Concord Days, by Amos Bronson Alcott

First Edition. Published in 1872 by Roberts Brothers, Boston.


Forgive us, dear Bronson, but we must describe the physical praises and faults of this book:

Red cloth covered boards with gold gilt lettering. Gilt lettering remains bright; cover, back and spine show sigs of wear with some rubbing and bumping to corners. Several small tears at the top of the spine (the type that make you want to remind people not to pull an antiquarian book off the shelf by grabbing the top of it's spine!) Former library book with library number of spine and a few library markings inside. 

Inside, binding is secure with cosmetic cracking and exposing of the hinges in several places. Pages remain nicely crisp and clean. 

Slight shelf lean to book.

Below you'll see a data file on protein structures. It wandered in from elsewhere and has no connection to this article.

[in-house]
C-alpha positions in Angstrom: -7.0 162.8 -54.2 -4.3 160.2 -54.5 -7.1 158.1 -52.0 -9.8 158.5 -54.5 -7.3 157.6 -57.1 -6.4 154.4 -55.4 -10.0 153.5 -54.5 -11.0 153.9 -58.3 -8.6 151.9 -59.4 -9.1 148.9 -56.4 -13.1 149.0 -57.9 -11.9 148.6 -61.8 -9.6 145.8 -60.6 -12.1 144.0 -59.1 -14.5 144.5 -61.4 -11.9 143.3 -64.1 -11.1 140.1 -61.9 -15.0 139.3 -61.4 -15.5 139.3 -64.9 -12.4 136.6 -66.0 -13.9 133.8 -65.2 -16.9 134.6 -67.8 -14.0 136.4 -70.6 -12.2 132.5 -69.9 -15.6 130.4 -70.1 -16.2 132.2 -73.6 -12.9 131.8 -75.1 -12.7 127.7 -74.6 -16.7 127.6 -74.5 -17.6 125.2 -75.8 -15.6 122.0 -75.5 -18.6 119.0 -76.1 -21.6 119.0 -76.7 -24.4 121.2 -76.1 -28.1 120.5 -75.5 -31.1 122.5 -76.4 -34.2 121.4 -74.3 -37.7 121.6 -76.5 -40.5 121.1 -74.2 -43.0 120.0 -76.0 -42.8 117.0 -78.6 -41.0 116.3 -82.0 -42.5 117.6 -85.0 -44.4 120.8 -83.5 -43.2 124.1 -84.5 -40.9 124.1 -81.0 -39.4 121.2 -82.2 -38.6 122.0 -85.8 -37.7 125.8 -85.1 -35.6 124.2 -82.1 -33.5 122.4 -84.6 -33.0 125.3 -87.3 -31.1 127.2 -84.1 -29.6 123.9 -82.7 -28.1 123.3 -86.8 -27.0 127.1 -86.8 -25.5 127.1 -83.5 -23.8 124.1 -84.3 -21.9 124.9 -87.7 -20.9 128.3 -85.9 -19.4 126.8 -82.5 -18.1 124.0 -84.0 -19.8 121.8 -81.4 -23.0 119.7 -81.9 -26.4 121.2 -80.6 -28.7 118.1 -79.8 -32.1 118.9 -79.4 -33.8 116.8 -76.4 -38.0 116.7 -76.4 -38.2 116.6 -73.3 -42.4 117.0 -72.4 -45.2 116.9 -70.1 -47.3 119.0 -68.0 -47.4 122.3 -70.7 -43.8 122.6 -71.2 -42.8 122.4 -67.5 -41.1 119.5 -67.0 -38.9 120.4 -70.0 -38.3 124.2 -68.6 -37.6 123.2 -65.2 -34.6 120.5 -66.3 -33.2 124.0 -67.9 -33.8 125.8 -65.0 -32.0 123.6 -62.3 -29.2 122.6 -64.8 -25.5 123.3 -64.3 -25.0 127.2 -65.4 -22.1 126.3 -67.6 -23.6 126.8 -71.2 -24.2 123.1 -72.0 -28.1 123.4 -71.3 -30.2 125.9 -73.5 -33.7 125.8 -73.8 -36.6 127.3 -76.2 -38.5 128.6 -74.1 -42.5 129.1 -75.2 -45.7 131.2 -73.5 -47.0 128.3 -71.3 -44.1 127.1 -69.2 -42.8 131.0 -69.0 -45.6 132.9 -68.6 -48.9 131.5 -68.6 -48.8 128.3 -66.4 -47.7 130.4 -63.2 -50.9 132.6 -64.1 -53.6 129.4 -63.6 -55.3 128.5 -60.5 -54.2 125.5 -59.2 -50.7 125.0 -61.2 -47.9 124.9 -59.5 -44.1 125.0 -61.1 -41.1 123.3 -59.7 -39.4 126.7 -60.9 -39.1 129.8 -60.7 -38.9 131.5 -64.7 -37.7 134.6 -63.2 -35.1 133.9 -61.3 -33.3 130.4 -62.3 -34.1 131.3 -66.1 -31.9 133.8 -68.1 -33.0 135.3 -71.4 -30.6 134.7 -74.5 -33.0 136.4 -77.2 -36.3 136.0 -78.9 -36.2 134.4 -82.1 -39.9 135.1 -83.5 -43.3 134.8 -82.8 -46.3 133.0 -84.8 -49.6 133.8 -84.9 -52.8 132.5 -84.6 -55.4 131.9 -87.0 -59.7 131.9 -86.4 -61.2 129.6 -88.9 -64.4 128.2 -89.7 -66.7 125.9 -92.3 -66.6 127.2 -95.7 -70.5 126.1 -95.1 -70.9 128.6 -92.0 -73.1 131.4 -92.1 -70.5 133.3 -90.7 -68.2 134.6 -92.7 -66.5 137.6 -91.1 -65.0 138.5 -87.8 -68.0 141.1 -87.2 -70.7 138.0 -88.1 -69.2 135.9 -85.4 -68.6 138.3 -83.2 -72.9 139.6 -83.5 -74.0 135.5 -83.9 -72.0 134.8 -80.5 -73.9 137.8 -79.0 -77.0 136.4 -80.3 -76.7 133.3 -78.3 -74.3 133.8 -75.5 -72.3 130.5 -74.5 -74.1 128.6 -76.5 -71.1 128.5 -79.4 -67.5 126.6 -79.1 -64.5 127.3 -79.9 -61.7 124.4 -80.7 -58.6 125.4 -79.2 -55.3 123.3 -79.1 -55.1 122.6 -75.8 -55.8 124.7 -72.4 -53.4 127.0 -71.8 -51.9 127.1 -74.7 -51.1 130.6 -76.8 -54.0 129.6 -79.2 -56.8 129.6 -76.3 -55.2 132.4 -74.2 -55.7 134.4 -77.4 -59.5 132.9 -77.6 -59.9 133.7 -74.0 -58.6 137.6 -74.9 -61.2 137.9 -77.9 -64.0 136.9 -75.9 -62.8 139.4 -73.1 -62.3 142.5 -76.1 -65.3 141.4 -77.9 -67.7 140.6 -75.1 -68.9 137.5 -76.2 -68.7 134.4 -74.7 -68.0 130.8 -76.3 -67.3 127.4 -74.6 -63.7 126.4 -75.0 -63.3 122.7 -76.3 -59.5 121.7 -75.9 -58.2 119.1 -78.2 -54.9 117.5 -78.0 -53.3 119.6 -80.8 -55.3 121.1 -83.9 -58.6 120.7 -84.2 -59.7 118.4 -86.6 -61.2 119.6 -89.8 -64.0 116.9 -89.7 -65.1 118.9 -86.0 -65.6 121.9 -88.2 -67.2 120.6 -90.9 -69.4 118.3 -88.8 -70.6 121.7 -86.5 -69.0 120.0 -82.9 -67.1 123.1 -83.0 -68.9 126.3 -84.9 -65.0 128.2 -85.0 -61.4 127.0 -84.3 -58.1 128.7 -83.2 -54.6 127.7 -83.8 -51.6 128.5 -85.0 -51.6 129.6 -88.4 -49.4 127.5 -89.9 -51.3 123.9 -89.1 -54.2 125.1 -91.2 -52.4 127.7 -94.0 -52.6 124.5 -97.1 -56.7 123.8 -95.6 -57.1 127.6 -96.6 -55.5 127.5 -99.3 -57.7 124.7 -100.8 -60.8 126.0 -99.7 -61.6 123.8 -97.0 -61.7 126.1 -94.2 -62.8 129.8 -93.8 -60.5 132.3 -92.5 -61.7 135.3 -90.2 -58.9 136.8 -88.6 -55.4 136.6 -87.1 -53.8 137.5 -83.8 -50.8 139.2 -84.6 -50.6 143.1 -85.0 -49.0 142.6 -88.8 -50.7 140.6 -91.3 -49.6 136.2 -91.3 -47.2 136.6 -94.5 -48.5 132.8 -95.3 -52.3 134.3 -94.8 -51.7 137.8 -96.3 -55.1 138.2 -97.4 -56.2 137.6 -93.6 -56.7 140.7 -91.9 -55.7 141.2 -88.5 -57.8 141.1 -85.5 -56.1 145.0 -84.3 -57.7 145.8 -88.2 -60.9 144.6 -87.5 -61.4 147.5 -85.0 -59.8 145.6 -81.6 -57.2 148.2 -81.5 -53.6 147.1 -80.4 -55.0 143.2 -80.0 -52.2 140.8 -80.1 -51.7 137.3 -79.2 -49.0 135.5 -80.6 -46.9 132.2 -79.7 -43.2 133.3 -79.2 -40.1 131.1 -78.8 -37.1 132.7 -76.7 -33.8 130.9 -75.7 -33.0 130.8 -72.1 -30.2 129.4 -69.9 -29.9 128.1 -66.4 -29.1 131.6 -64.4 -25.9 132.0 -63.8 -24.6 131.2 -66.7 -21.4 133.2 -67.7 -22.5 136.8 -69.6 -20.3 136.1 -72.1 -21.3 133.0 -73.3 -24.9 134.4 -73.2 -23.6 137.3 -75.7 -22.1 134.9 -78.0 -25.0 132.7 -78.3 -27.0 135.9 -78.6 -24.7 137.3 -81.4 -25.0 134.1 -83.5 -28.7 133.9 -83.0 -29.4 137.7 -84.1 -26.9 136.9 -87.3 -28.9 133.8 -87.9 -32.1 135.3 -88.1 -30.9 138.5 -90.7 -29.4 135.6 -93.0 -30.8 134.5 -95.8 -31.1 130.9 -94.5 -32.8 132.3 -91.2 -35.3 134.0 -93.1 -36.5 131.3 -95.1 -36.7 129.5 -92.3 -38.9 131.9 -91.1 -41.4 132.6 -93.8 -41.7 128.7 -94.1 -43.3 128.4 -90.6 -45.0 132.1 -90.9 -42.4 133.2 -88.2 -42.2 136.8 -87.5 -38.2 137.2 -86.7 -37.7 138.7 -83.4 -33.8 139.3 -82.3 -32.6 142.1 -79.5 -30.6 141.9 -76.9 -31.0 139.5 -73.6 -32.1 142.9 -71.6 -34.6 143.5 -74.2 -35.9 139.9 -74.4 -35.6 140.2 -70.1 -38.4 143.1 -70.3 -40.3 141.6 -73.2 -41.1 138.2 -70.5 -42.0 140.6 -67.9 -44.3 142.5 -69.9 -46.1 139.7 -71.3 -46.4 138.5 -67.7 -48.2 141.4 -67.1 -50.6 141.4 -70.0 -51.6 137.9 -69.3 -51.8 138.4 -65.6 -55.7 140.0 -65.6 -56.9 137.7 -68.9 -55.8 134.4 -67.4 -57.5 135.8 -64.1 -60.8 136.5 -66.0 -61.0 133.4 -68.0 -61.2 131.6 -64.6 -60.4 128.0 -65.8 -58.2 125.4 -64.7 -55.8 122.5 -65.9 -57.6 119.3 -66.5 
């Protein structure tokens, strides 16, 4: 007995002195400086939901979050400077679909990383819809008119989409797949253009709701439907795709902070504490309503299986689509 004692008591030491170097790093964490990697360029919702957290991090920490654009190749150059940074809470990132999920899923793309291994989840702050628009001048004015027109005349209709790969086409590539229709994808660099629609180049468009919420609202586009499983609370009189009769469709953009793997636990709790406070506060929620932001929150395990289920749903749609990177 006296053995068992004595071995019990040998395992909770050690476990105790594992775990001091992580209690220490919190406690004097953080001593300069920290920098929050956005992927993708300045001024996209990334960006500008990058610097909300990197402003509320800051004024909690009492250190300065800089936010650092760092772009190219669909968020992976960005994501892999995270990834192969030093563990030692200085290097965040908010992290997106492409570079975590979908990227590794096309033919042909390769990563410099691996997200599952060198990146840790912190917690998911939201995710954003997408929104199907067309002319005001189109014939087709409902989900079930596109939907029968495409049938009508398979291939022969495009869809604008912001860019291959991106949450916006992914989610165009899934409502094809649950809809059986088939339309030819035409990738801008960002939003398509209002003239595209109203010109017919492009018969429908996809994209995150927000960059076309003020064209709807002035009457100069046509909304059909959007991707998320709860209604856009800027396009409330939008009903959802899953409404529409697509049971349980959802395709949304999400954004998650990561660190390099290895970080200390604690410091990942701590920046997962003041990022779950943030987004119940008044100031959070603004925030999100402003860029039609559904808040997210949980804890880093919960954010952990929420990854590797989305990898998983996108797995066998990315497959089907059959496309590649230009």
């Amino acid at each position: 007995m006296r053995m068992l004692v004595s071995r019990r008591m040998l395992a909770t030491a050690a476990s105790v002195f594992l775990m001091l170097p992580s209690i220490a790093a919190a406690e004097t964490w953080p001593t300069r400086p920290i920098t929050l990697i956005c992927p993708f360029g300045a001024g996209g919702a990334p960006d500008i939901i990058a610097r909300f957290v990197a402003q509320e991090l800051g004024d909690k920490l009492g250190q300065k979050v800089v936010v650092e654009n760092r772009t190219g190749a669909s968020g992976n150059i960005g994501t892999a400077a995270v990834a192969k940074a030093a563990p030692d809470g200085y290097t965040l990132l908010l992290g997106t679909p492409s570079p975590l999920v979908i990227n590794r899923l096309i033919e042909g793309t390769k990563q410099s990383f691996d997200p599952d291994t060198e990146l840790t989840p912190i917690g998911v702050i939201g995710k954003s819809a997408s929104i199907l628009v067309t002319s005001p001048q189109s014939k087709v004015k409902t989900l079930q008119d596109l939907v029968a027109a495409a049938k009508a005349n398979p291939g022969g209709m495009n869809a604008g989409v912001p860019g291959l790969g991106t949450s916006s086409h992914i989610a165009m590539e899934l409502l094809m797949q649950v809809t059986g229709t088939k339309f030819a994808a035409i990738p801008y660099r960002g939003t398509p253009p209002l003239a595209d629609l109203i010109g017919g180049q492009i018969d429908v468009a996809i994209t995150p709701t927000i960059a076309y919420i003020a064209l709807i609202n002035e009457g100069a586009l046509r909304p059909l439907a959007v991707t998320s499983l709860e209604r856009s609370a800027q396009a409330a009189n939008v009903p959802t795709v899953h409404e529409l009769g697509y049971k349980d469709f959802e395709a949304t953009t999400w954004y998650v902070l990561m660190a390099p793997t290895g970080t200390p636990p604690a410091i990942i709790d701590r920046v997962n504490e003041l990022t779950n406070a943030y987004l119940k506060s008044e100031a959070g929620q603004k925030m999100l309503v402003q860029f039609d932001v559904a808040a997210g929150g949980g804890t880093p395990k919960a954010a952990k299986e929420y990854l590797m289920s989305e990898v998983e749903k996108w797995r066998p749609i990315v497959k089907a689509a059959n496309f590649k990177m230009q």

Now, onto the good stuff! About Concord Days by Amos Borson Alcott:


First published in 1872, Concord Days was one of Alcott's most popular works and is one of the most important books about the community of Transcendentalists in Concord. The book marks the passing of the seasons in rural New England, during a single year from spring to summer to fall.


Written at Orchard House, the Alcott home in Concord, Massachusetts, the writings were drawn from his diaries and dwelt largely on the personalities of Alcotts famous friends--Emerson, Hawthorne, Thoreau--introducing these great American writers to a wider American audience.


This important book reveals Alcott's own belief that mankind can achieve perfection: "Man becomes godlike as he strives for divinity, and divinity ever stoops to put on humanity and deify mankind."


Concord Days, by Amos Bronson Alcott